CMD announced today that January’s level of U.S. construction starts, excluding residential work, was $24.7 billion, an increase of 9.8% versus December. The nearly double-digit percentage increase was noteworthy since there is usually (i.e., average over 10-years-plus) a December-to-January decline, due to seasonality, of 8.5%.
Compared with January of 2015, the latest month’s starts level was +12.9%. Relative to average non-residential starts in January over the preceding five years, 2011 to 2015, the gain was +18.6%.
The starts figures throughout this report are not seasonally adjusted (NSA). Nor are they altered for inflation. They are expressed in what are termed ‘current’ as opposed to ‘constant’ dollars.
‘Non-residential building’ plus ‘engineering/civil’ work accounts for a considerably larger share of total construction than residential activity. The former’s combined proportion of total put-in-place construction in the Census Bureau’s December report was 63%; the latter’s was 37%. (more…)
My favorite meal when traveling on business or pleasure used to be breakfast in the hotel where I was staying. In the ‘old days’, a morning repast was almost invariably cheap, plentiful and delicious.
Last summer, I took my family to Chicago for some wonderful sightseeing. We live in Toronto. (Our oldest child has moved out of the house and he and his girlfriend undertake their own travel adventures.)
The price of the breakfast buffet where we were registered downtown was $32.50 USD. For the four of us, that would have come to $130.00 USD.
Such a charge would have been steep enough on its own. Factor in the value of the Canadian dollar at the time, and the price was going to be $160.00 CAD.
Consider the further devaluation in the loonie since then, and the pain rises to $185.00 CAD.
That’s serious coinage. It’s nearly enough to rent a tuxedo, which I’ve always considered to be an excursion into luxury land. (more…)
The steep descent in the global price of oil began in early July 2014. It was rapidly accompanied by moderate to severe pullbacks in the posted charges for many other commodities.
Not by coincidence, late-summer 2014 was also the moment that launched many radical readjustments in currency values around the world.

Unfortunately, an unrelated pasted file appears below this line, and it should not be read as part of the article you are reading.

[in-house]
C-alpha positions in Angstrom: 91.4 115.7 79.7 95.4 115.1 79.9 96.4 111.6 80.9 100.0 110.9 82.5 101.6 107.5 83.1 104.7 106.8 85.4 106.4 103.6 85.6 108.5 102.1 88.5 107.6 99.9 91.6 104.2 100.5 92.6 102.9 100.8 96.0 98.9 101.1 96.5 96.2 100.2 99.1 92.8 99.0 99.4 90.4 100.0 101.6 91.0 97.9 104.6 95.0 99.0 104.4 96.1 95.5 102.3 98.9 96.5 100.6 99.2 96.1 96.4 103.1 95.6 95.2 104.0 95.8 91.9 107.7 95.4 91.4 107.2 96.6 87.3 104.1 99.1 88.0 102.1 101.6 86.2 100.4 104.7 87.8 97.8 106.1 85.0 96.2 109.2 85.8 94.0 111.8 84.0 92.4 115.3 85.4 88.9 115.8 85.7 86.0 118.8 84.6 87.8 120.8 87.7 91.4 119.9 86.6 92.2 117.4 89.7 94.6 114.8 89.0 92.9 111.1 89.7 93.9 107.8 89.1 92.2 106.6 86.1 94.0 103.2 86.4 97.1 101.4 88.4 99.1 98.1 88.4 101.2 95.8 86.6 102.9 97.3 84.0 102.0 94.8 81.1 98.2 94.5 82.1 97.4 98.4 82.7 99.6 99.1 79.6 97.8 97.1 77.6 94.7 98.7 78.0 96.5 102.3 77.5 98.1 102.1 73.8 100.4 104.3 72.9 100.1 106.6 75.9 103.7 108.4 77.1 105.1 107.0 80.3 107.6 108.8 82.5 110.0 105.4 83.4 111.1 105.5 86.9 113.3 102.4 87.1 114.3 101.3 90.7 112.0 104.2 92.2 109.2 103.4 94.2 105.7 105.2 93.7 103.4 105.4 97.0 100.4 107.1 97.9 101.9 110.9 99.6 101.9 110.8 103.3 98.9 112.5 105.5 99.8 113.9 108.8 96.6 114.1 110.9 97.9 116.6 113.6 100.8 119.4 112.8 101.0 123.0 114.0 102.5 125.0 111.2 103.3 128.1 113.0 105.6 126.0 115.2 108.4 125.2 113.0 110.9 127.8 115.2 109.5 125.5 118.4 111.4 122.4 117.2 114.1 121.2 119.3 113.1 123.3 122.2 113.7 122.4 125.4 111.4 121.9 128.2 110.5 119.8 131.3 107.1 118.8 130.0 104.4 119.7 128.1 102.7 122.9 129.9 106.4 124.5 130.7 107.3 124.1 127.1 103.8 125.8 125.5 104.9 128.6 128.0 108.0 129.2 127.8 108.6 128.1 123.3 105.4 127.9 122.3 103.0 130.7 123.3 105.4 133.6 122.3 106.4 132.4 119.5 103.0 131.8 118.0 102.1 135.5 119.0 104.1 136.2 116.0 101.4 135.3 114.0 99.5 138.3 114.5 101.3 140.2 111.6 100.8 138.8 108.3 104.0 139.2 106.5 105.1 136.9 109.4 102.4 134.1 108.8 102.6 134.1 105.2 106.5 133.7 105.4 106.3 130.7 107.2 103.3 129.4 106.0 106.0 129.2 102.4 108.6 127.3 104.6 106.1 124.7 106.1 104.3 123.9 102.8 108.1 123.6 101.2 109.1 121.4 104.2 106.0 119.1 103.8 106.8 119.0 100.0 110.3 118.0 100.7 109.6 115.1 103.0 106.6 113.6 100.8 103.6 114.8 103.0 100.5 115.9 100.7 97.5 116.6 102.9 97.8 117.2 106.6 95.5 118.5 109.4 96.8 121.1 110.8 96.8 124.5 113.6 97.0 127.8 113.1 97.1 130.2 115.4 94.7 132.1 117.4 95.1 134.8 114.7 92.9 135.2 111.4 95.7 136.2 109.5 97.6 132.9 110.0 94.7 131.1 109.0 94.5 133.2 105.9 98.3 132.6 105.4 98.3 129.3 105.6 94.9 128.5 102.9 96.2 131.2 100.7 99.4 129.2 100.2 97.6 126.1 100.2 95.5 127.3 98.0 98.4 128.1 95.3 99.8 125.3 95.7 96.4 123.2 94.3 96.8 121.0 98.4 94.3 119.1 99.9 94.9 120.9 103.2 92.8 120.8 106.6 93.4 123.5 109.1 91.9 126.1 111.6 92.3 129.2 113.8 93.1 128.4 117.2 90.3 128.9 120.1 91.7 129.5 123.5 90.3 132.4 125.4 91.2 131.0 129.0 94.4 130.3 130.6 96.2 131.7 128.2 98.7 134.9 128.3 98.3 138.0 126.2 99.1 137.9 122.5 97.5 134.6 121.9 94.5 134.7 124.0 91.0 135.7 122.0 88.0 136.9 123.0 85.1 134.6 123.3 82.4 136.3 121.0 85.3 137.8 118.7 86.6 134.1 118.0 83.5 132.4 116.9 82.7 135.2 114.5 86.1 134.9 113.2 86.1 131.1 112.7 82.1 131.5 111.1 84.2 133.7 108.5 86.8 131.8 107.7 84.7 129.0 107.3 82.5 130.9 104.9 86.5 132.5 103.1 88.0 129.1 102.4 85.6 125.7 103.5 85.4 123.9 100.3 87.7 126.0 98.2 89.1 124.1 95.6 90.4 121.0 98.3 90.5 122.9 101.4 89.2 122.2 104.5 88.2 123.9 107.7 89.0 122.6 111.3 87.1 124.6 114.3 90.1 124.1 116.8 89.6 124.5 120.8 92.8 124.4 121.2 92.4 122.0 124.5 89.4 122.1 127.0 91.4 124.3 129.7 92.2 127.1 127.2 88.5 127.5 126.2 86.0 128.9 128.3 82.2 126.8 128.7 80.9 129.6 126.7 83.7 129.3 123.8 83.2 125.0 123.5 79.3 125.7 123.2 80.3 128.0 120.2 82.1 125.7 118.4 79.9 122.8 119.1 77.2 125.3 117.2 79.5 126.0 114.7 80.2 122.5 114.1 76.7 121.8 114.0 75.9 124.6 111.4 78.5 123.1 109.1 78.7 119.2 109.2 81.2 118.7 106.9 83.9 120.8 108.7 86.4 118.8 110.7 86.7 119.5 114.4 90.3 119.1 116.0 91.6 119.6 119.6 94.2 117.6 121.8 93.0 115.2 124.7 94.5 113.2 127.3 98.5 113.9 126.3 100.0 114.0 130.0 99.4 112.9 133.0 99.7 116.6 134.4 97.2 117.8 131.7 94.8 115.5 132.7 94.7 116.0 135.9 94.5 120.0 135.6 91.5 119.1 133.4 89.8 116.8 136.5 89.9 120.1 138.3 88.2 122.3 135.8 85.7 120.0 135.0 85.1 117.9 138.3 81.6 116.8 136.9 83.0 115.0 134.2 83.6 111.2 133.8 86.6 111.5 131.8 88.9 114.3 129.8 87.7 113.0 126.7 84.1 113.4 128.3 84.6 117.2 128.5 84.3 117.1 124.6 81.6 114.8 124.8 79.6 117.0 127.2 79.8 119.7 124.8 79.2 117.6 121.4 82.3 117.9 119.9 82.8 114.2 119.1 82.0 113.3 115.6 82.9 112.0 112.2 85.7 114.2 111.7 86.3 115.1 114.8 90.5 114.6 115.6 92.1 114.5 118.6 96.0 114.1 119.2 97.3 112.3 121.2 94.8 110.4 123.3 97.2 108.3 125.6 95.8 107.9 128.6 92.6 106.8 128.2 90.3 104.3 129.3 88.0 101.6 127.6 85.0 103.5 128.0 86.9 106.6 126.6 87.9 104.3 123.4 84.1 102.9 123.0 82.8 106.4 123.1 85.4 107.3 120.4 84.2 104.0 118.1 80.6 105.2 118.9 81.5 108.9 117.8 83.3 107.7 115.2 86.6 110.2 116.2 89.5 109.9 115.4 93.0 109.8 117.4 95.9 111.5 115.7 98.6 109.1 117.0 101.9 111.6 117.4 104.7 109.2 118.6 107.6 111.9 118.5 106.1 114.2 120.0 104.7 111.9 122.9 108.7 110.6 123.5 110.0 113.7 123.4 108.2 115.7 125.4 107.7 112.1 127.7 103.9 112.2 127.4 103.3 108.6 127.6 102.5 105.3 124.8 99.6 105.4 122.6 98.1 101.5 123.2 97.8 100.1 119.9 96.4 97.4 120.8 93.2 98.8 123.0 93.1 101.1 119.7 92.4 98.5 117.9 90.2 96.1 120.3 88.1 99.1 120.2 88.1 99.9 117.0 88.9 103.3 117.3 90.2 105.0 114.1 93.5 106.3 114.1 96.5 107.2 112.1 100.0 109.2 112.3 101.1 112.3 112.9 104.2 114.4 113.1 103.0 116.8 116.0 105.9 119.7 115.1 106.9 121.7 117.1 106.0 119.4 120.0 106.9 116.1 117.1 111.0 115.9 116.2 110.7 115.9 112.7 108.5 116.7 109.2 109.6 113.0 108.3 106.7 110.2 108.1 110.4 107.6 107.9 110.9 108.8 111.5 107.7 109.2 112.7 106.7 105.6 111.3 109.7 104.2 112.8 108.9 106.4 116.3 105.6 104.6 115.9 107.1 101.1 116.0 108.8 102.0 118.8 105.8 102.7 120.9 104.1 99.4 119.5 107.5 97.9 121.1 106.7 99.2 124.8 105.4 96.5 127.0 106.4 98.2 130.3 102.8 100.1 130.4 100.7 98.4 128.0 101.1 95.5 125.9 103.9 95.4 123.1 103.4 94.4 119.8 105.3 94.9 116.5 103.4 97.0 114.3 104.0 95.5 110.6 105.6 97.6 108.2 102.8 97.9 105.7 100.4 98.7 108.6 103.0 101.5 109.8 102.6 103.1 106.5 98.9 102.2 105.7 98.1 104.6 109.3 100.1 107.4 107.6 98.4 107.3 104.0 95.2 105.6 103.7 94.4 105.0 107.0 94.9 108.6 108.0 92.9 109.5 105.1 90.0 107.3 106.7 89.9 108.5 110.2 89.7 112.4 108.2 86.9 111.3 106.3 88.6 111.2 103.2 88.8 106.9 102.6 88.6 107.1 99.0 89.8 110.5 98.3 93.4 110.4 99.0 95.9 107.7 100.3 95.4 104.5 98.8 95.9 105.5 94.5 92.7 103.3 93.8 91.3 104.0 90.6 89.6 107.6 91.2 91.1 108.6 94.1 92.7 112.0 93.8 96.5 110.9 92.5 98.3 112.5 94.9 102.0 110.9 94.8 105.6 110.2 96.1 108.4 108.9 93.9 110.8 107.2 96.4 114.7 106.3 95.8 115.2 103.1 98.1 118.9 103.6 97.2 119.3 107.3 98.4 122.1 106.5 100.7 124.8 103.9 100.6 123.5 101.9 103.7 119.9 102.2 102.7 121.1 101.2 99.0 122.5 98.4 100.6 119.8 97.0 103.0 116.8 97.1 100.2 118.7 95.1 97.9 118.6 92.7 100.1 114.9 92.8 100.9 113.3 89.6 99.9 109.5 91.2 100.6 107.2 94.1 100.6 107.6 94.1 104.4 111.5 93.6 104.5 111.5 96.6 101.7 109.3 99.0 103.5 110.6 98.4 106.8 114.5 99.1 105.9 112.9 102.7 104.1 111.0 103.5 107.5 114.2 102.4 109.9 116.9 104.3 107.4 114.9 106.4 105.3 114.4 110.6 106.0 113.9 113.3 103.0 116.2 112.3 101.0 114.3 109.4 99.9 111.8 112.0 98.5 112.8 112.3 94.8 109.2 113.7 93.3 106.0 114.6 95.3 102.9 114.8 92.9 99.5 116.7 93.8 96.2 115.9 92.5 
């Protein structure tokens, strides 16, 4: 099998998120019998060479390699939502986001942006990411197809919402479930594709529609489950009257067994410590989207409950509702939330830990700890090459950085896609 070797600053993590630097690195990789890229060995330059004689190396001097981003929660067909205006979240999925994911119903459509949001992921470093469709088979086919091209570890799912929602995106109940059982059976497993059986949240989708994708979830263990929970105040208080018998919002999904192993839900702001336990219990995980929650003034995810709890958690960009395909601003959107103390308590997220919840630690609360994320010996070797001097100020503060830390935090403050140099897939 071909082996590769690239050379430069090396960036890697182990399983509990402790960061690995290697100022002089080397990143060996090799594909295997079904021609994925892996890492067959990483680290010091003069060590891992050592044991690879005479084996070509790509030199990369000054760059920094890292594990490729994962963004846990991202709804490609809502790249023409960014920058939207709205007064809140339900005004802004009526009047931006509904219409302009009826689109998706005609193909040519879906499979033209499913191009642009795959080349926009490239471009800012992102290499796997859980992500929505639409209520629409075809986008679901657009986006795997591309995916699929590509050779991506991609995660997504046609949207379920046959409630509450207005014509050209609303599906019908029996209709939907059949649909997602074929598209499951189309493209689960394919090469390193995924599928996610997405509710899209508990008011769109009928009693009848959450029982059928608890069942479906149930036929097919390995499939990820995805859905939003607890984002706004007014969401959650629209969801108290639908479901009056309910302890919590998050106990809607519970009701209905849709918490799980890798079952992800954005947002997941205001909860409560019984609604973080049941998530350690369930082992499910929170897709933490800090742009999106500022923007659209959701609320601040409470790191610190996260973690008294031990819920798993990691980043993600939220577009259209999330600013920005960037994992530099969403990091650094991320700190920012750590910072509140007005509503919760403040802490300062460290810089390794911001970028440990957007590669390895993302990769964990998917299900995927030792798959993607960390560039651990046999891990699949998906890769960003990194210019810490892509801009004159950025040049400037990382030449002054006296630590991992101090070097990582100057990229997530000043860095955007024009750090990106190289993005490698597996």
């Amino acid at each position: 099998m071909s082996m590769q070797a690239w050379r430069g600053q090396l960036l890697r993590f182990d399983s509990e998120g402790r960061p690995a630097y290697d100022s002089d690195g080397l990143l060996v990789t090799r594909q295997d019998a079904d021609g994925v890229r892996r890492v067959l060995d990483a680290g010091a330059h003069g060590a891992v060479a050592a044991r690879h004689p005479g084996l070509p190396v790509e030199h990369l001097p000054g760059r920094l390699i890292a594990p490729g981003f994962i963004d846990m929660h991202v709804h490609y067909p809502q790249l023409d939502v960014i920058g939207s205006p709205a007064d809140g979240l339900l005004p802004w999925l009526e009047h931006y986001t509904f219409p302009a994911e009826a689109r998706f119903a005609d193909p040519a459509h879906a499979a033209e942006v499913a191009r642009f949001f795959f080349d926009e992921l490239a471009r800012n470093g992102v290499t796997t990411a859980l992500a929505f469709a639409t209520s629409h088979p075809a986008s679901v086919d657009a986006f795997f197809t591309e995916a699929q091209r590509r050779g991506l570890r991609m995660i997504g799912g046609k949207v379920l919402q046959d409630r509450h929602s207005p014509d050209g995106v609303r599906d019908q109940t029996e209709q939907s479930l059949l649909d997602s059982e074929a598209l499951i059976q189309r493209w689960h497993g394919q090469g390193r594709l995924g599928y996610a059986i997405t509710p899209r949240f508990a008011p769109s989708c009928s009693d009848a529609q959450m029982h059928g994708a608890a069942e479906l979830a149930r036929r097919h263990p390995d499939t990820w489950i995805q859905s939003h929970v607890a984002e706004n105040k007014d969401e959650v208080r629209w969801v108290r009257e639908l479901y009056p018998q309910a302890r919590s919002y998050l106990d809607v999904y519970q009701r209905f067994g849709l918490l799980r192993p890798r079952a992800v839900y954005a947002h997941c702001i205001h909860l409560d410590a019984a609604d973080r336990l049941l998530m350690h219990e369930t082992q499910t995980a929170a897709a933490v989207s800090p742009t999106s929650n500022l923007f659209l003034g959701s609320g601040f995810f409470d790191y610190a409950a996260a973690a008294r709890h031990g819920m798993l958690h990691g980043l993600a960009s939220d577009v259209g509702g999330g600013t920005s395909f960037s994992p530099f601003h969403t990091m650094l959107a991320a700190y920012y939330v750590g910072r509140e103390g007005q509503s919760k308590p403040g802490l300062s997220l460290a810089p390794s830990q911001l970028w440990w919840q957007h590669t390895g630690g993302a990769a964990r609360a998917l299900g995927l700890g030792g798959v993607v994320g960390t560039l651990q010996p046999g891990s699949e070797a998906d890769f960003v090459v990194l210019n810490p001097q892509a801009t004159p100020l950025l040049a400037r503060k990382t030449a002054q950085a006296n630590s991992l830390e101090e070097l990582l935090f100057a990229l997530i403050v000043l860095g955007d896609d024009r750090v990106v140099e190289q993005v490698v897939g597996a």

Resource-supplying nations, suffering damage to their foreign trade balances, have been experiencing the most severe exchange rate declines ever since. Russia, Brazil, Australia and Canada are the prime examples.
The United States, viewed by international currency traders as a safe haven amidst all the turmoil, has seen its dollar move from strength to strength.
Nor has it hurt that as possibly the world’s most open economy, the U.S. marketplace has adjusted and recovered better than any other nation’s since the Great Recession. Indeed, U.S. employment and output have improved to such an extent that the Federal Reserve has moved out front among central banks in adopting a hawkish position on interest rates. (more…)
Spending time in U.S. stock markets lately has not been a walk in the park. Drooping equity prices are a symptom of assorted maladies. The three that stand out most prominently are as follows. First, a great many people are worried about China’s economy and especially the state of its banking sector. There are thought to be way too many shaky loans in danger of crumbling if growth continues to decelerate. The subsequent drop in value of the yuan won’t be pretty.
Second, on account of a shockingly low international price for oil, investment in the U.S. energy sector has gone into a tailspin, affecting certain regions of the country more severely than others.
And third, the uplift in value of the U.S. dollar is limiting the ability of American manufacturers to win export sales. Some of the nation’s biggest firms are being negatively affected the most.
This Economy at a Glance examines the most interesting and surprising data from the latest U.S. foreign trade report.
(1) U.S. Oil Imports: Due to the rapid emergence of a domestic hydraulic fracturing industry, plus efficiency improvements and conservation-minded consumer behavior, there is nothing like the former U.S. energy-dependency with the rest of the world.
The steep drop in the global price of oil from a year ago, combined with some extreme exchange rate fluctuations, have rendered the dollar figures on U.S. energy trade confusing.
However, ‘Exhibit 17a’, in July’s publication, released jointly by the Census Bureau and the Bureau of Economic Analysis (BEA), presents the data in ‘barrels’.
‘Barrels’ as a volume measurement carry the same constant-valued connotation as ‘units’ for both housing starts and motor vehicle sales and ‘square footage’ for construction activity.
Year to date, through July of this year, Canada − by a considerable margin − accounted for the largest proportion of U.S. crude oil imports (41.2%). (Keep in mind that this has been without a go-ahead for the Keystone XL pipeline expansion.) (more…)